Essentially, everything becomes a part of this dialogue with God: every joy becomes a reason for praise, every trial is an opportunity to ask for help. Prayer is always alive in our lives, like embers, even when the mouth does not speak, but the heart speaks. Every thought, even the apparently “profane” ones, can be permeated by prayer. There is even a prayerful aspect in the human intelligence; it is, in fact, a window peering into the mystery: it illuminates the few steps in front of us and then opens up to the entire reality, this reality that precedes it and surpasses it. This mystery does not have a disquieting or anxious face. No, knowledge of Christ makes us confident that whatever our eyes and the eyes of our minds cannot see, rather than nothing being there, there is someone who is waiting for us, there is infinite grace. And thus, Christian prayer instils an invincible hope in the human heart: whatever experience we touch on our journey, God’s love can turn it into good.
Regarding this, the Catechism reads: “We learn to pray at certain moments by hearing the Word of the Lord and sharing in his Paschal Mystery, but his Spirit is offered us at all times, in the events of each day, to make prayer spring up from us. Time is in the Father’s hands; it is in the present that we encounter him, not yesterday or tomorrow, but today” (n. 2659). Today I meet God, today is always the day of the encounter.
There exists no other wonderful day than the day we are living. Those who live always thinking about the future, in the future: “But it will be better...”, but do not take each day as it comes: these are people who live in their fantasy, they do not know how to deal with concrete reality. And today is real, today is concrete. And prayer is to be done today. Jesus comes to meet us today, the day we are living. And it is prayer that transforms this day into grace, or better, it transforms us: it appeases anger, sustains love, multiplies joy, instils the strength to forgive. Sometimes it will seem that it is no longer we who are living, but that grace lives and works in us through prayer. It is grace that awaits, but always this, don’t forget: take today as it comes. And let’s think about when an angry thought comes to you, of unhappiness, that moves you toward bitterness, stop yourself. And let’s say to the Lord: “Where are you? And where am I going?” And the Lord is there, the Lord will give you the right word, the advice to go ahead without that bitter, negative taste. For prayer is always, using a profane word, is positive. Always. It will carry you ahead. Each day that begins is accompanied by courage if it is welcomed in prayer. Thus, the problems we face no longer seem to be obstacles to our happiness, but appeals from God, opportunities to meet Him. And when a person is accompanied by the Lord, he or she feels more courageous, freer, and even happier.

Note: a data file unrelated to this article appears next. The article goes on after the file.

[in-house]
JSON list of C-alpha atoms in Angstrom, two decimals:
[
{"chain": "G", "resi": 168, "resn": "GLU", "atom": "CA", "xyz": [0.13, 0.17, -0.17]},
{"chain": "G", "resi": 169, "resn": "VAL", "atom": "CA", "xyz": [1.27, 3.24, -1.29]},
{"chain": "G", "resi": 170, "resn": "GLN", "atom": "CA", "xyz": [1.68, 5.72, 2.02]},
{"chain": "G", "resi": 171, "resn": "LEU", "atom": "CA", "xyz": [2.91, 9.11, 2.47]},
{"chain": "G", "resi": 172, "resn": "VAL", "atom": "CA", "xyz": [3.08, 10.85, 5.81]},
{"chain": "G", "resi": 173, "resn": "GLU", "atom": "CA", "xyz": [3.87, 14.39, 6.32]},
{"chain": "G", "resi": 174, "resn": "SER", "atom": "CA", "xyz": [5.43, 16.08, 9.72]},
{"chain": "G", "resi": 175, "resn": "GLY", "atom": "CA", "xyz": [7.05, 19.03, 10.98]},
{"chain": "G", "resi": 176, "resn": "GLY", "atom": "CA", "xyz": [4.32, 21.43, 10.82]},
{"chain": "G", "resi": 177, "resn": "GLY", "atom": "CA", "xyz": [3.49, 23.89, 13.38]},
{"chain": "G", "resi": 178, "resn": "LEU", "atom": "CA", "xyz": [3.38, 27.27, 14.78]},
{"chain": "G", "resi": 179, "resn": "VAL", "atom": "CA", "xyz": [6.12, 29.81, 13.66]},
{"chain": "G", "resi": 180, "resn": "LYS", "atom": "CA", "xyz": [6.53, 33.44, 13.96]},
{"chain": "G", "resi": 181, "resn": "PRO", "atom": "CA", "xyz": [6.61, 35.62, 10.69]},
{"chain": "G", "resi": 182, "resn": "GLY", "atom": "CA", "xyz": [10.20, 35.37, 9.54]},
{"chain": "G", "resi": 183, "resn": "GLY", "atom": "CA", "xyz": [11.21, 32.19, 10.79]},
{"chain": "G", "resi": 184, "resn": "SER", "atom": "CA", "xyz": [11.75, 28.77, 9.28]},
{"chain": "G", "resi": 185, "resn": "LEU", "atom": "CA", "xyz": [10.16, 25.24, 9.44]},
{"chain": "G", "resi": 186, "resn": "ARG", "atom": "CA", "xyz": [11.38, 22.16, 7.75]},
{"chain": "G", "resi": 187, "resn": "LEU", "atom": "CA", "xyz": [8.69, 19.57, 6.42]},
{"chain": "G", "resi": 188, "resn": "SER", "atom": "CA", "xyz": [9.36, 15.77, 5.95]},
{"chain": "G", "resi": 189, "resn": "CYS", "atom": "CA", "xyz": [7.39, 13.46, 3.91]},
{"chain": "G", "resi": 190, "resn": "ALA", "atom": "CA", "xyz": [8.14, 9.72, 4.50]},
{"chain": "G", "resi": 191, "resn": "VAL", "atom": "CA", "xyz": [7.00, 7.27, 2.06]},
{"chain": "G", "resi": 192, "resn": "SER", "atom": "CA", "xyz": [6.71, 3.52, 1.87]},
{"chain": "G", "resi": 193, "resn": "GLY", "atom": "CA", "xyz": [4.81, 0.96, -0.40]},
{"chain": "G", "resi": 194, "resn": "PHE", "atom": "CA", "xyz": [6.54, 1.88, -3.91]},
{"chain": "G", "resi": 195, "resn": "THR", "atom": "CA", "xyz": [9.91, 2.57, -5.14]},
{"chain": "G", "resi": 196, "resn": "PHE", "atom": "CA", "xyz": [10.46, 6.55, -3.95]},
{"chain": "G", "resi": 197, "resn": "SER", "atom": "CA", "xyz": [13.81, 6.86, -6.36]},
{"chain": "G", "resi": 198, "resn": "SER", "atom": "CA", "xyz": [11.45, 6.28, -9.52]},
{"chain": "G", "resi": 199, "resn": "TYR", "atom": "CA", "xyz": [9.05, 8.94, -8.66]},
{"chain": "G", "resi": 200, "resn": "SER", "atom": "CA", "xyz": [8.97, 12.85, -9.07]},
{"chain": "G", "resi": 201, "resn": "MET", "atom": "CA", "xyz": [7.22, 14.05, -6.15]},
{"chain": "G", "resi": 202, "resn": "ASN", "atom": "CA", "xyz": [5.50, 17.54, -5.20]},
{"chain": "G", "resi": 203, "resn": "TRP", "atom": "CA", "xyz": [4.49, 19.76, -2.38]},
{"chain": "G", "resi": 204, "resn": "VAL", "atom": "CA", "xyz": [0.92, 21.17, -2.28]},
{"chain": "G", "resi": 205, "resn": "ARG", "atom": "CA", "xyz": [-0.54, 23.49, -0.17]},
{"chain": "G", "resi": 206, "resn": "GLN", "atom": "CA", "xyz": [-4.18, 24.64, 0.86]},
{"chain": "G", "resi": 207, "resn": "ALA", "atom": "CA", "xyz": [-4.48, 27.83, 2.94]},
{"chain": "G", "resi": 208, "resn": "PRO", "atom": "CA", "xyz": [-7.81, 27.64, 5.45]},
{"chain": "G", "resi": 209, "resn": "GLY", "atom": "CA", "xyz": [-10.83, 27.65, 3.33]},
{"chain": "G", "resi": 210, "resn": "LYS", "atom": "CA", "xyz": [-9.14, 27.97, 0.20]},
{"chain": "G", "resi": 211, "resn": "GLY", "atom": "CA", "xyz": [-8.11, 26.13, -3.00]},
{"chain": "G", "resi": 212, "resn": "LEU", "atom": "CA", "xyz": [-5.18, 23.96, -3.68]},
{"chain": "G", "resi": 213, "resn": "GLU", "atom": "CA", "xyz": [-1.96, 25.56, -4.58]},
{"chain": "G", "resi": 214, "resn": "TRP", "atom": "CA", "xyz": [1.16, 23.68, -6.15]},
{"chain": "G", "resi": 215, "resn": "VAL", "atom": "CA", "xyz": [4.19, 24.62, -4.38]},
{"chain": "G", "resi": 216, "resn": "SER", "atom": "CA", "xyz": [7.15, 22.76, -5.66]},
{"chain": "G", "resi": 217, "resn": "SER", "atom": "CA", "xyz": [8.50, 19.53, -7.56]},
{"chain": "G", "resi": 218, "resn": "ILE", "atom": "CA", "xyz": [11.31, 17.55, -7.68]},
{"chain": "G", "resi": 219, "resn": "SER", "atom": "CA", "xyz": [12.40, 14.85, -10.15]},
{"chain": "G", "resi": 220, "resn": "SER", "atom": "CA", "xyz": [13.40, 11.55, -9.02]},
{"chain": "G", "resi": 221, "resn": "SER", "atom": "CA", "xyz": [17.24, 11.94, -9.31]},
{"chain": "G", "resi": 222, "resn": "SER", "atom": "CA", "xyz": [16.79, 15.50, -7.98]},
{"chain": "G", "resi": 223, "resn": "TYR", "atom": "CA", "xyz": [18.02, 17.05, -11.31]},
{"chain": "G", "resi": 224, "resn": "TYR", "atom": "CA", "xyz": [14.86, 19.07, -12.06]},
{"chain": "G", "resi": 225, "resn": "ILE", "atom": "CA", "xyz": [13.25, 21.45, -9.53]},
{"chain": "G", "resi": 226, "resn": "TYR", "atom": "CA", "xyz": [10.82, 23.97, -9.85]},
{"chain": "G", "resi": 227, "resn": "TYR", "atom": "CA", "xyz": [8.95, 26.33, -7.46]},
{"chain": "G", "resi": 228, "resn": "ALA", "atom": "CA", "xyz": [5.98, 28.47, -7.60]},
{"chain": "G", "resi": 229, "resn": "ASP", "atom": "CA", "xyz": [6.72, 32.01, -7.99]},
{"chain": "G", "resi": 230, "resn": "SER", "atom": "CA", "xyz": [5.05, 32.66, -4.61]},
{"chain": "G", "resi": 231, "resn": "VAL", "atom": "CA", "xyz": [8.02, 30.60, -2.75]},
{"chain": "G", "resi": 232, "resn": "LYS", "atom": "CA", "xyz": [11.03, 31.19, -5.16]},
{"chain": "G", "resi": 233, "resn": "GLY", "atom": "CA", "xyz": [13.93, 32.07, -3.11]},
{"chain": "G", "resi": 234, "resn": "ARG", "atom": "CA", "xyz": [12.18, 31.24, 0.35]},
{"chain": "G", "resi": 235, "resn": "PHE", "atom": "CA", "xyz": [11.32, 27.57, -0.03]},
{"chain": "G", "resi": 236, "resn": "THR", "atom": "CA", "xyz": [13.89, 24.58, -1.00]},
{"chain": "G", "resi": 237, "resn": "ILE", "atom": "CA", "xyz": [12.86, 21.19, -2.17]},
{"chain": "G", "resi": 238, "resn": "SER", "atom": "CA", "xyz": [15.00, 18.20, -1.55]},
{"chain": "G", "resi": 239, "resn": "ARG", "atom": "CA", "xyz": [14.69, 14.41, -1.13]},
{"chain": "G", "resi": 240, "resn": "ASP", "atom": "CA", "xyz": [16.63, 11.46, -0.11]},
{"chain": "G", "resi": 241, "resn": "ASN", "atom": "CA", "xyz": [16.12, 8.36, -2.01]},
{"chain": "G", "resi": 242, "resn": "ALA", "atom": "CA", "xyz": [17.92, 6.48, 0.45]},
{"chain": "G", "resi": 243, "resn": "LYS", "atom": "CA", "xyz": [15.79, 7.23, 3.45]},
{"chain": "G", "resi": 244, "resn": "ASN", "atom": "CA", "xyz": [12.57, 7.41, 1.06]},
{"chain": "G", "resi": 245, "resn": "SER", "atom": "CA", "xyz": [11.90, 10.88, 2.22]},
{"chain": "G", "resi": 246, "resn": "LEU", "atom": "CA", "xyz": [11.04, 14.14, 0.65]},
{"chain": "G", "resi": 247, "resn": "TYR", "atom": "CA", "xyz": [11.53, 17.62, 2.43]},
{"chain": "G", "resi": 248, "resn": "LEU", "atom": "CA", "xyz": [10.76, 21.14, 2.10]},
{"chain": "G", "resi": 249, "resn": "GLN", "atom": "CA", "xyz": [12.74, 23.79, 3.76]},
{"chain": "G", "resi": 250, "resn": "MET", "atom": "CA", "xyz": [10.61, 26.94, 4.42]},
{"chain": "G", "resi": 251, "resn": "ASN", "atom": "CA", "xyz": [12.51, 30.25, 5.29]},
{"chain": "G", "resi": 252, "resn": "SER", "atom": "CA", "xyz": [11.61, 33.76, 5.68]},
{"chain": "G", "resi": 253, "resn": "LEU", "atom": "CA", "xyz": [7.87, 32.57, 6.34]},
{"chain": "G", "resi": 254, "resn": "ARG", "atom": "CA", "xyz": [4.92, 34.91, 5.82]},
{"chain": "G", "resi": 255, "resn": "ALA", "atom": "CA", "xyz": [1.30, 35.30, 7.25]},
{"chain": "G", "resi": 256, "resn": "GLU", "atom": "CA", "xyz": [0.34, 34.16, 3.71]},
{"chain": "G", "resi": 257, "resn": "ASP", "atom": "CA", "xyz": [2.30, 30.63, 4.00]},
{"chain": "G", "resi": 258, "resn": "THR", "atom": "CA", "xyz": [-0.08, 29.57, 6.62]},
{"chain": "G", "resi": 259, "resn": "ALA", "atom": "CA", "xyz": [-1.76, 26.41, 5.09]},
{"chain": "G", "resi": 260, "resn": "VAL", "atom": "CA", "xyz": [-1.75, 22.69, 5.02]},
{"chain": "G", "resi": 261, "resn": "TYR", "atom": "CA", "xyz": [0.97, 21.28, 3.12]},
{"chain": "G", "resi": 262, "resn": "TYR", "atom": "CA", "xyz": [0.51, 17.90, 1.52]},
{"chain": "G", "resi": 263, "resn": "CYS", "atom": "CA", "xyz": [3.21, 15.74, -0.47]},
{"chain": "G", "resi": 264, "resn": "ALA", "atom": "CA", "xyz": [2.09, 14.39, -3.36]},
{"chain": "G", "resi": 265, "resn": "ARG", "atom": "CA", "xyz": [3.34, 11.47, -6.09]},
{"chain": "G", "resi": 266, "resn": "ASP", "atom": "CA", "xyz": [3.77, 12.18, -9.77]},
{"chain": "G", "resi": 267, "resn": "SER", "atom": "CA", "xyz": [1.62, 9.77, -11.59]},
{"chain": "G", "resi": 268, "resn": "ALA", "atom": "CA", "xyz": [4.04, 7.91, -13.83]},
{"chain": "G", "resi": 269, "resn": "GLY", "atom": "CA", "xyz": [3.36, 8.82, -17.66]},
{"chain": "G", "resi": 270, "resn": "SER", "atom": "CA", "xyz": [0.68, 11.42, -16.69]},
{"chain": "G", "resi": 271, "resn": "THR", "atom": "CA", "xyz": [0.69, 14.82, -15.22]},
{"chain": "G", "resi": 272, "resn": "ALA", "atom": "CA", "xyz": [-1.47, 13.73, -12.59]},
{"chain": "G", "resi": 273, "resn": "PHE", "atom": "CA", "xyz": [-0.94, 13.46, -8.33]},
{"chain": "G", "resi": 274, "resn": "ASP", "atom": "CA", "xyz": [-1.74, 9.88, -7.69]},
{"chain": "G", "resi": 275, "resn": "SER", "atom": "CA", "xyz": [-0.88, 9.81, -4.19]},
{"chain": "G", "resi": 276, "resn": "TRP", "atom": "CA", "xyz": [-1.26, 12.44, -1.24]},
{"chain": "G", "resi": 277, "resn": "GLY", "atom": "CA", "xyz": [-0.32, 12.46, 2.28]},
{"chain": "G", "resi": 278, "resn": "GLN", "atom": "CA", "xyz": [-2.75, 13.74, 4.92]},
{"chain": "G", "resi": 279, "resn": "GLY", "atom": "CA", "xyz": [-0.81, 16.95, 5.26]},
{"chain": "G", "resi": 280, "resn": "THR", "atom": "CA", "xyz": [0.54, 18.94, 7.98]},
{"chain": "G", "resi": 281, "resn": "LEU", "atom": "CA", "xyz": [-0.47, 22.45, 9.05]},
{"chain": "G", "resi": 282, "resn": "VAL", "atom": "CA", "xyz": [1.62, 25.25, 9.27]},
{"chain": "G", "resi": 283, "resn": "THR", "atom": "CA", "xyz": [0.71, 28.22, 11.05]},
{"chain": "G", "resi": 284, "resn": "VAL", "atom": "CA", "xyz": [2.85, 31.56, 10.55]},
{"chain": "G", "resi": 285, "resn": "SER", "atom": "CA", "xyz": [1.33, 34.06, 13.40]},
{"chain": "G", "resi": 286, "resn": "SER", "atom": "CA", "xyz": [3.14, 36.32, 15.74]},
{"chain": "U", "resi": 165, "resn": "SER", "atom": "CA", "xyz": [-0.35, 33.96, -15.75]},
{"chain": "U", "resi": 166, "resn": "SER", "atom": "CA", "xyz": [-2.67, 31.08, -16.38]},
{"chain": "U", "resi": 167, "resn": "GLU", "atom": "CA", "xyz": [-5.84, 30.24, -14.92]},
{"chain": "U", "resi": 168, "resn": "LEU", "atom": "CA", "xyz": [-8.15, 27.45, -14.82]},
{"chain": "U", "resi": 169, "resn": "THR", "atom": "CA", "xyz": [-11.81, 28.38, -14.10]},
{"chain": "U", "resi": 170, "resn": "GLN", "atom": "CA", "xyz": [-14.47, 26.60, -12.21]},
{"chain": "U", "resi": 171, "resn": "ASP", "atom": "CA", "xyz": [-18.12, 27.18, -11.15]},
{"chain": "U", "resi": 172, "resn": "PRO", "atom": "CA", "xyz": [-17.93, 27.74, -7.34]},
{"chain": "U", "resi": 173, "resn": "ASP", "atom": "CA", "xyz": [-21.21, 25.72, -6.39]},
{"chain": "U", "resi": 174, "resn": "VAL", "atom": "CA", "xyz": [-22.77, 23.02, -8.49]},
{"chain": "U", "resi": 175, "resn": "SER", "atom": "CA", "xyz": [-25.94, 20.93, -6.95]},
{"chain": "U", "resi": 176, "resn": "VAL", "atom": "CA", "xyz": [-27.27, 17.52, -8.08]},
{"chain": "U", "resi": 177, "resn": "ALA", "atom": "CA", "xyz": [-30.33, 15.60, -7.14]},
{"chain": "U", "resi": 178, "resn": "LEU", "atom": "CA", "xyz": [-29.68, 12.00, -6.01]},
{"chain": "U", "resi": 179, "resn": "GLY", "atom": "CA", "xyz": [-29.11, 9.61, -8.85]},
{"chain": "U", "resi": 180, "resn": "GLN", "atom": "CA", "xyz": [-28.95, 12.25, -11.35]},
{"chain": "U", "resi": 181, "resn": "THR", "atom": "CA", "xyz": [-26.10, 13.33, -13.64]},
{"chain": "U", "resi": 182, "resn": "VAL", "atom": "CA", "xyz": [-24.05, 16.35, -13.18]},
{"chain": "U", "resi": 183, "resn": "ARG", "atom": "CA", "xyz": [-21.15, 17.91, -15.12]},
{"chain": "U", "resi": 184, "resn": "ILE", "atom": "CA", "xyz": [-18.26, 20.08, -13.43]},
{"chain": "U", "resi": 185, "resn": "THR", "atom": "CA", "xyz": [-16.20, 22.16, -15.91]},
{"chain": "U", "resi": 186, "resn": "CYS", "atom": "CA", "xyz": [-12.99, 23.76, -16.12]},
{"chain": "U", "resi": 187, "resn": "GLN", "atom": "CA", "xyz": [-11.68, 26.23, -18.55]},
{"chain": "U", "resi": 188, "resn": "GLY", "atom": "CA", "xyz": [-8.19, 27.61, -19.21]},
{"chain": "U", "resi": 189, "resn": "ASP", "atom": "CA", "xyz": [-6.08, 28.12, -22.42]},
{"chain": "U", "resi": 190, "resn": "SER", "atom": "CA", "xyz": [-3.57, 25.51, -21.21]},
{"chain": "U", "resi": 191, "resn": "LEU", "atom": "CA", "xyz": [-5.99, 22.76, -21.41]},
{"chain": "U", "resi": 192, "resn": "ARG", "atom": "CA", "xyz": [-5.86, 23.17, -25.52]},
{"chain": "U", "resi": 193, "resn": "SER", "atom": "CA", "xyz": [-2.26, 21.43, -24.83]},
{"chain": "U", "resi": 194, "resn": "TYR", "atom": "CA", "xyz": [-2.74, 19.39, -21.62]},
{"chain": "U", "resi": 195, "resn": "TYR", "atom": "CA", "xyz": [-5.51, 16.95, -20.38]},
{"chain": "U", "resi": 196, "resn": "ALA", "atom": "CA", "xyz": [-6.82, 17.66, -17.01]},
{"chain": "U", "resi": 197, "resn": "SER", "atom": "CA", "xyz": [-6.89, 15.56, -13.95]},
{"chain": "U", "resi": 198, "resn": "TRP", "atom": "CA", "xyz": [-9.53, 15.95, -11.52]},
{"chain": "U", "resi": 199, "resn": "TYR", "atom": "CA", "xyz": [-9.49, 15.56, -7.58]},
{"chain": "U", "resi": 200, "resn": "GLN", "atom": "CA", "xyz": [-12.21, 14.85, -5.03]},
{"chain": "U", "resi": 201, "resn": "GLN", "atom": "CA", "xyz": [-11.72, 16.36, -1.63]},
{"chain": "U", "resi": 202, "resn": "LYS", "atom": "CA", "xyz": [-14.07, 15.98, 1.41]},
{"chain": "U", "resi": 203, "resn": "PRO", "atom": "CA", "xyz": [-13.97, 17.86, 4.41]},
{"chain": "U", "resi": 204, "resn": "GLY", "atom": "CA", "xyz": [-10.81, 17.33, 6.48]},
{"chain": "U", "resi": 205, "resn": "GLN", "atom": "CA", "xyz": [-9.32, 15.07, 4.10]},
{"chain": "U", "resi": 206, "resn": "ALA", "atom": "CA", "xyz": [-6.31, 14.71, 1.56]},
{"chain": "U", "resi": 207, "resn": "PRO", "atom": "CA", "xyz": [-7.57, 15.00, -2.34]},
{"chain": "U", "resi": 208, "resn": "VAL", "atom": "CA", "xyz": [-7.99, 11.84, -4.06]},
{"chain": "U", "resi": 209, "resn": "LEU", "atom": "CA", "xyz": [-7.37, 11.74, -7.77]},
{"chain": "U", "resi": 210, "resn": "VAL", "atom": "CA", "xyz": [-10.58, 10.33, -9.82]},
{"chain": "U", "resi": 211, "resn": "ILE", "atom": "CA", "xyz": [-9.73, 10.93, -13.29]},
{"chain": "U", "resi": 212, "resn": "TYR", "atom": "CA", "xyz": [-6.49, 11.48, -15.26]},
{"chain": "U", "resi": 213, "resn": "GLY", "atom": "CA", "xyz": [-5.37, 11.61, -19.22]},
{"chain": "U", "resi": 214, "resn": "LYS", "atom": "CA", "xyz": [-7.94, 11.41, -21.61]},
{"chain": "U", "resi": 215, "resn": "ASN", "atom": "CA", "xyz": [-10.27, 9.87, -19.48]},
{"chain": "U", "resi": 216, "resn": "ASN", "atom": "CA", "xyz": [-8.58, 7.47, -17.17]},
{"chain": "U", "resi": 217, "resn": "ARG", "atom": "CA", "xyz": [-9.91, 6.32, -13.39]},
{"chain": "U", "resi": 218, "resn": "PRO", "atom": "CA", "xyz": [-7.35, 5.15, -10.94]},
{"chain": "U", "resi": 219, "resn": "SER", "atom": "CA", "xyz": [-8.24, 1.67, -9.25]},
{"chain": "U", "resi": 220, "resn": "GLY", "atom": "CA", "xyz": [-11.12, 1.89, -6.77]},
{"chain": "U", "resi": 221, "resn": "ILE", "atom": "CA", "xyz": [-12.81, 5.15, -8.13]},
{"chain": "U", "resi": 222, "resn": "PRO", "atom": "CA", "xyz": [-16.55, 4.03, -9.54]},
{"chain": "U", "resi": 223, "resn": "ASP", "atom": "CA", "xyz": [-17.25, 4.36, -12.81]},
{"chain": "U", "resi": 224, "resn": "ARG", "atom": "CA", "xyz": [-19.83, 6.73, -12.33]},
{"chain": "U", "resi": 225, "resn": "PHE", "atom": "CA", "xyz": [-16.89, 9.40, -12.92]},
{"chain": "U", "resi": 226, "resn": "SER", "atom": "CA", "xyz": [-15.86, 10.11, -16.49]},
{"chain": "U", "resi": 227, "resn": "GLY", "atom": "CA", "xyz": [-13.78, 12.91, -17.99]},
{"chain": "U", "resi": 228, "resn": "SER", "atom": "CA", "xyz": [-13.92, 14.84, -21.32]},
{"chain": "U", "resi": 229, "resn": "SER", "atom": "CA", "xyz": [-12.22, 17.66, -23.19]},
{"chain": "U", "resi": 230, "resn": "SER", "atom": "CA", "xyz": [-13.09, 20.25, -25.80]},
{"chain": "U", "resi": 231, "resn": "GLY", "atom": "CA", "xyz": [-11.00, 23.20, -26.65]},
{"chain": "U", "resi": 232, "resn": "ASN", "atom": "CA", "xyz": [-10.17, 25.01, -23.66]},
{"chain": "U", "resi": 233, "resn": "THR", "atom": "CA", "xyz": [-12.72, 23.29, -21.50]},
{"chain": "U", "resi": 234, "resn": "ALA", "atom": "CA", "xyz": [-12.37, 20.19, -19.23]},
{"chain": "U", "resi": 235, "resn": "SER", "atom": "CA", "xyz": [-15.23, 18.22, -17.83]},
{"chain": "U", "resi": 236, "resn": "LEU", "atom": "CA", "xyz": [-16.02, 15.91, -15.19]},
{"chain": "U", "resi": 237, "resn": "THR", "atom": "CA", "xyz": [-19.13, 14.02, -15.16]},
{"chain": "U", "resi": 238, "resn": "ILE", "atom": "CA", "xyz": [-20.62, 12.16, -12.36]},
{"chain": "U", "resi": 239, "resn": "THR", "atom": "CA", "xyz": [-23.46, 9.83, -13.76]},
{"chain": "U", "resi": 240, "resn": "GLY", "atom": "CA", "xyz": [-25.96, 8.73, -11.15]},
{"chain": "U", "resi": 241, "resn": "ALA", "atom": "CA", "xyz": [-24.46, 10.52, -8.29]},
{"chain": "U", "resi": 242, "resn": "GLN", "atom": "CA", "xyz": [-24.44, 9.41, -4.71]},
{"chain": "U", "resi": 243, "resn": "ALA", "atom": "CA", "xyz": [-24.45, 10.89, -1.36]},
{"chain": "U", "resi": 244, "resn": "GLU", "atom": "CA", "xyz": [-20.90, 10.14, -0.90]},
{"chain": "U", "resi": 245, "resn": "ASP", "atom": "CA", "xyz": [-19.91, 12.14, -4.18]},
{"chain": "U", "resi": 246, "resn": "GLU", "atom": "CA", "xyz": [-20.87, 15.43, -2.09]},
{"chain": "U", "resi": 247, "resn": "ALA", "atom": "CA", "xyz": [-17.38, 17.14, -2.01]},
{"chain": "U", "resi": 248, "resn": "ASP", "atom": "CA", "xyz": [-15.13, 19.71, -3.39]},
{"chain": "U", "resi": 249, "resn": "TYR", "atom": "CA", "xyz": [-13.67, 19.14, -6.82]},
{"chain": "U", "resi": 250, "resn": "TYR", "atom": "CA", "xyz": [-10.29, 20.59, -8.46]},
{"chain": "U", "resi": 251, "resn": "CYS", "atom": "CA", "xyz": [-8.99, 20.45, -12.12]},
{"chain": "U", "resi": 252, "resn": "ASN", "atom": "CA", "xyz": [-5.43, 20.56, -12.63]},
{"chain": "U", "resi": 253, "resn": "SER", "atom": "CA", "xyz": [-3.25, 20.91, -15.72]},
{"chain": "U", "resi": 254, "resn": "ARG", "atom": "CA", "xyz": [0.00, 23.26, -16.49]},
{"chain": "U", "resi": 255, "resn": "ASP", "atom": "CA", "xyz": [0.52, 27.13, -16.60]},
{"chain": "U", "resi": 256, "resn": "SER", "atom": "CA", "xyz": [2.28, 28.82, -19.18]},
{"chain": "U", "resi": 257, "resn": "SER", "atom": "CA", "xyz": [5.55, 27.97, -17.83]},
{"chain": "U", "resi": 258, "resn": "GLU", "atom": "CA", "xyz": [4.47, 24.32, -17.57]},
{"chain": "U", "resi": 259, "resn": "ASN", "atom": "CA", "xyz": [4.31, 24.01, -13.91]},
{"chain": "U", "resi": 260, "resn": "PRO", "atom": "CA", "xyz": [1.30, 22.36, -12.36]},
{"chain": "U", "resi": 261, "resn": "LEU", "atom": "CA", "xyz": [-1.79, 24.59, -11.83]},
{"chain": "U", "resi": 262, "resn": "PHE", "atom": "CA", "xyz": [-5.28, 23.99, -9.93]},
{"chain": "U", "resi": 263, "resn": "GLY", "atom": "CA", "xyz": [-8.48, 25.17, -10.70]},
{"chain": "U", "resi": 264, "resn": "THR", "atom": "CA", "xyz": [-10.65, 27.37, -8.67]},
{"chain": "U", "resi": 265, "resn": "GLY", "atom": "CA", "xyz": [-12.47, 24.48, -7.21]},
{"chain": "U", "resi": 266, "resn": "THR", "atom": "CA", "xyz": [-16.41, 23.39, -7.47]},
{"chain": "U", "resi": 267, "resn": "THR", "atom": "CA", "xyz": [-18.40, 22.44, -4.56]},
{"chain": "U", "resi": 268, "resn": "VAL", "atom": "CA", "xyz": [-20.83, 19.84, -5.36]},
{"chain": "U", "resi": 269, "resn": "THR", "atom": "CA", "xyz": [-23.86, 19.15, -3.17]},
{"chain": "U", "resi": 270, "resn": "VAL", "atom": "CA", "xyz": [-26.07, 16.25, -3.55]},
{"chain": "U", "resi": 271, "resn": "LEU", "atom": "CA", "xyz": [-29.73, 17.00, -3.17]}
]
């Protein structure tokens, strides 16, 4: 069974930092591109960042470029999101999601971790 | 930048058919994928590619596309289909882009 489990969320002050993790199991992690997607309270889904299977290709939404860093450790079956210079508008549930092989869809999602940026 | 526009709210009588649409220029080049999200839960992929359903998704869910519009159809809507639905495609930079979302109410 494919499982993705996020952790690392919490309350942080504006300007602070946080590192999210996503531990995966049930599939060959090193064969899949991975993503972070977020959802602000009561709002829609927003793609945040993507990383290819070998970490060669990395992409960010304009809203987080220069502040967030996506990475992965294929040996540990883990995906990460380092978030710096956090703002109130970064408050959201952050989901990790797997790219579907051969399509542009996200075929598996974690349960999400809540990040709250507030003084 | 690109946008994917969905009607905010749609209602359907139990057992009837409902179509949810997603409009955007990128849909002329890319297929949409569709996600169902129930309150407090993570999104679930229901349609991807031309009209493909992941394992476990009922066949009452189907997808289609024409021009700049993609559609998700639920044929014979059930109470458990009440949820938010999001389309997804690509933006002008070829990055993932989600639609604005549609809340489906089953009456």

Let us pray always, then, for everyone, even for our enemies. Jesus counselled us to do this: “Pray for your enemies”. Let us pray for our dear ones, even those we do not know. Let us pray even for our enemies, as I said, as the Scriptures often invite us to do. Prayer inclines us toward a superabundant love. Let us pray above all for people who are sad, for those who weep in solitude and despair that there still might be someone who loves them. Pray works miracles; and the poor then understand, by God’s grace that, even in their precarious situation, the prayer of a Christian makes Christ’s compassion present. He, in fact, looked with great tenderness on the weary and lost crowd who were like sheep without a shepherd (cf Mk 6:34). The Lord is – let’s not forget – the Lord of compassion, of nearness, of tenderness: three words never to be forgotten regarding the Lord. Because this is the Lord’s style: compassion, nearness, tenderness.
Prayer helps us love others, despite their mistakes and sins. The person is always more important than their actions, and Jesus did not judge the world, but He saved it. What a horrible life is that of the person who always judges others, who is always condemning, judging… This is a horrible, unhappy life, when Jesus came to save us. Open your heart, pardon, give others the benefit of the doubt, understand, be close to others, be compassionate, be tender, like Jesus. We need to love each and every person, remembering in prayer that we are all sinners and at the same time loved individually by God. Loving the world in this way, loving it with tenderness, we will discover that each day and everything bears within it a fragment of God’s mystery.
Again, the Catechism reads: “Prayer in the events of each day and each moment is one of the secrets of the Kingdom revealed to ‘little children,’ to the servants of Christ, to the poor of the beatitudes. It is right and good to pray so that the coming of the kingdom of justice and peace may influence the march of history, but it is just as important to bring the help of prayer into humble, everyday situations; all forms of prayer can be the leaven to which the Lord compares the kingdom” (n. 2660).
The human person – men and women, all of us, – the human person is like a breath, like a blade of grass (cf Ps 144:4; 103:15). The philosopher Pascal once wrote: “There is no need for the whole universe to take up arms to crush him: a vapour, a drop of water is enough to kill him.” We are fragile beings, but we know how to pray: this is our greatest dignity and it is also our strength. Have courage. Pray in every moment, in every situation so the Lord might be near to us. And when a prayer is said according to the heart of Jesus, it obtains miracles.
 Thoughts, 186.